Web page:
May 2009

Document Type


Degree Name



Oregon Health & Science University


Background: Research suggests that inflammation may play a role in the development and progression of prostate cancer. Interleukin-6 (IL-6) and C-reactive protein (CRP) have been linked to prostate cancer progression and inflammatory cytokines have been correlated with an increased risk of prostate carcinogenesis. Omega-3 (n-3) fatty acids are known for their anti-inflammatory properties and have been linked to decreases in prostate cancer risk. Research indicates that levels of IL-6 and CRP decrease with higher n-3 fatty acid intakes. This study investigated the relationship between inflammation and outcome in men with and without prostate cancer as well as the modification of that relationship by n-3 fatty acids. Methods: This study was a secondary analysis of the data from a case-control study of diet and prostate cancer risk. IL-6 and CRP were measured in plasma of prostate cancer cases (n = 121) and biopsy negative controls (n = 240) collected at recruitment. Erythrocyte n-3 fatty acids (including eicosapentaenoic acid (EPA), and docosahexaenoic acid (DHA)) were analyzed using gas chromatographymass spectrometry. Prostate tissue inflammation was determined by immunohistochemistry (IHC). New incident cancer and cancer outcome was assessed using electronic patient medical records. Results: ALA was significantly higher in the subjects with low-grade cancer compared to biopsy negative controls, and subjects with high-grade cancer had significantly higher levels of IL-6 compared to the controls. Circulating levels of plasma IL-6 and CRP were associated with inflammation in the prostate in the biopsy negative controls. Controls were at the highest risk of having prostate tissue inflammation with IL-6 levels in the middle tertile (OR: 2.61, 95% CI: 1.37 – 4.97). IL-6 was significantly correlated with CRP in the biopsy negative controls and cancer cases (r = 0.471, 0.252, respectively, p <0.001 and 0.005, respectively). CRP was inversely correlated with DHA (r = -0.177, p < 0.001) and IL-6 was inversely correlated with EPA (r = -0.104, p = 0.48) in the cohort. When stratified by cancer status (biopsy negative controls and cancer cases), significant correlations between IL-6, CRP, and n-3 fatty acids were only observed in the biopsy negative controls. There was no significant association between IL-6, CRP, ALA, DHA, and EPA and the risk of prostate cancer. When the inflammatory markers and n-3 fatty acids were examined together, there was a significant increase in risk of prostate cancer in subjects with CRP levels in the middle category and lower ALA or higher DHA levels. Higher levels of EPA were associated with a significantly higher risk of developing prostate cancer, independently and with rising CRP levels. Conclusions: These results conflict with previous research showing a protective effect of DHA and EPA on prostate cancer risk, and an increased risk of cancer with higher levels of ALA. However, the subject population for this study had relatively low n-3 fatty acid levels compared to other cohorts. Research that is conducted in populations with adequate intakes of DHA and EPA or in conjunction with supplementation may provide a more accurate picture of their potential protective effects.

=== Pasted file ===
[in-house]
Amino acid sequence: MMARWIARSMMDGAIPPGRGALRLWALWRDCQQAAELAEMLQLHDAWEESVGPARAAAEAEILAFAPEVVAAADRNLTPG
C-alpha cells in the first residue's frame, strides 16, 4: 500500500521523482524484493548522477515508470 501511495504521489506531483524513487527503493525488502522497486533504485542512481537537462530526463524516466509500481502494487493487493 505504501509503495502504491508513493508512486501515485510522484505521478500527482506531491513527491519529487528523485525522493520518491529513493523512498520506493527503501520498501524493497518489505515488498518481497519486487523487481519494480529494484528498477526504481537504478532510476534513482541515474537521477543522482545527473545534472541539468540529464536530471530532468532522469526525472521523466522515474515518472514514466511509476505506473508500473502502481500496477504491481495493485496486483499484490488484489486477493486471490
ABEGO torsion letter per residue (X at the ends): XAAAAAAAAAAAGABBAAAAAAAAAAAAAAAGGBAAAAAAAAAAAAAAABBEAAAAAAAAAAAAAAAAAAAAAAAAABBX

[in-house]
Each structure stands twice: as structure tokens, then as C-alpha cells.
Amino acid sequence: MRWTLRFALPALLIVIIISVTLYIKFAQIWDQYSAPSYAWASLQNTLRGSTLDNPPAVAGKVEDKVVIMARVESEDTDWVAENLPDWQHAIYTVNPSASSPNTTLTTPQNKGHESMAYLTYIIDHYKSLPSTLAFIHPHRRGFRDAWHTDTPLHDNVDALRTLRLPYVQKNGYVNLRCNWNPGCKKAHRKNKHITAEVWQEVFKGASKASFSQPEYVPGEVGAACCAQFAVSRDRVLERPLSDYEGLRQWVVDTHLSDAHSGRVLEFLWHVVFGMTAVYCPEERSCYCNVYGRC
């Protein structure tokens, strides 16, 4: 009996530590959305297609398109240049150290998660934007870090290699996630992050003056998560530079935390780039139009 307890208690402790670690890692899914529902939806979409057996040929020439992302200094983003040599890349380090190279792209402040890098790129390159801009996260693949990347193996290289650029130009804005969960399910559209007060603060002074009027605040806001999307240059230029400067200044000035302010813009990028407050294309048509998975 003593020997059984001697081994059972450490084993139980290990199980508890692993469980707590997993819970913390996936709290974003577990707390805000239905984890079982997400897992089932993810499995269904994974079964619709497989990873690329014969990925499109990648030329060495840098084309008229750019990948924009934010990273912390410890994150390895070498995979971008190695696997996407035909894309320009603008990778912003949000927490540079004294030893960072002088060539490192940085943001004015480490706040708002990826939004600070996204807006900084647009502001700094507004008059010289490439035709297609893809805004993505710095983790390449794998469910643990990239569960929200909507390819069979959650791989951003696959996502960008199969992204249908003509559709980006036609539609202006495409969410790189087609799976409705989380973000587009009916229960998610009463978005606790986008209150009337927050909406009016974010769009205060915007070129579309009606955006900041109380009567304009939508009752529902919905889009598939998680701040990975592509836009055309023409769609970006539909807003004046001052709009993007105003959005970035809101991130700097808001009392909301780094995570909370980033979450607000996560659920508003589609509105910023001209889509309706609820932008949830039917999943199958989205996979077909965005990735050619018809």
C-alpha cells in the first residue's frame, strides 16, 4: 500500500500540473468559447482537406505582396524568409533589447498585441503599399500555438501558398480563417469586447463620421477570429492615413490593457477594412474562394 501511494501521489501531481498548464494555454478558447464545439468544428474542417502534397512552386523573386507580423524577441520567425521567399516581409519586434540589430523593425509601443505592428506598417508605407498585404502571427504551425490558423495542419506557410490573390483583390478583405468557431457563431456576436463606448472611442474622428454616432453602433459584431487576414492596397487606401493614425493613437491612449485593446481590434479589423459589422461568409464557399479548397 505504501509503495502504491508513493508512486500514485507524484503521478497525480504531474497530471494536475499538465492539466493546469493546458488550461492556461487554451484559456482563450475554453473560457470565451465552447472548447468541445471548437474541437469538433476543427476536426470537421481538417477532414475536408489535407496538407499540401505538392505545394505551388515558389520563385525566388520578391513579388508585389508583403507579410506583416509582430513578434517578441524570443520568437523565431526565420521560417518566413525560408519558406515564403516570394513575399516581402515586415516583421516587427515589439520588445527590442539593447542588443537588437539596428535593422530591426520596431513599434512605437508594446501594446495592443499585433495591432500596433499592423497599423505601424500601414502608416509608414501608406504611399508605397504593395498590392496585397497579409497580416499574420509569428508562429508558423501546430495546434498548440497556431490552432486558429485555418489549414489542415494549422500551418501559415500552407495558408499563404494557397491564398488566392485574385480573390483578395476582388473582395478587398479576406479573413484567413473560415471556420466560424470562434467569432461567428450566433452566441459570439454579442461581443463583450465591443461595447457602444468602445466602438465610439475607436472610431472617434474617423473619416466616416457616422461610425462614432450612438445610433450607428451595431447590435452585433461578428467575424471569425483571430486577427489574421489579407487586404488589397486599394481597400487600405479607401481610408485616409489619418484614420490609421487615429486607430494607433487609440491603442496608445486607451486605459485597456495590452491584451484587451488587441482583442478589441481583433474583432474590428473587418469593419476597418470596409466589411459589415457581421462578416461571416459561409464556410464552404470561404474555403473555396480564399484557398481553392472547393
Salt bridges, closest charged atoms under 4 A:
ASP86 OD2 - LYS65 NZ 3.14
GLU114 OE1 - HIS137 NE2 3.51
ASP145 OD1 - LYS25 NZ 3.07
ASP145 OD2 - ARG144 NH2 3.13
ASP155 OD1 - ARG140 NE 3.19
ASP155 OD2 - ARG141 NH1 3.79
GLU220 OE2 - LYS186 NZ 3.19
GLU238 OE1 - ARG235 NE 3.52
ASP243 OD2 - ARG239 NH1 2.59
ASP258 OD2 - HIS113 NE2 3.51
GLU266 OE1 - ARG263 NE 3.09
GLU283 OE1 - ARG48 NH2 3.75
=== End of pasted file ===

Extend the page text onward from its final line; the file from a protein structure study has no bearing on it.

Graduate Programs in Human Nutrition


School of Medicine



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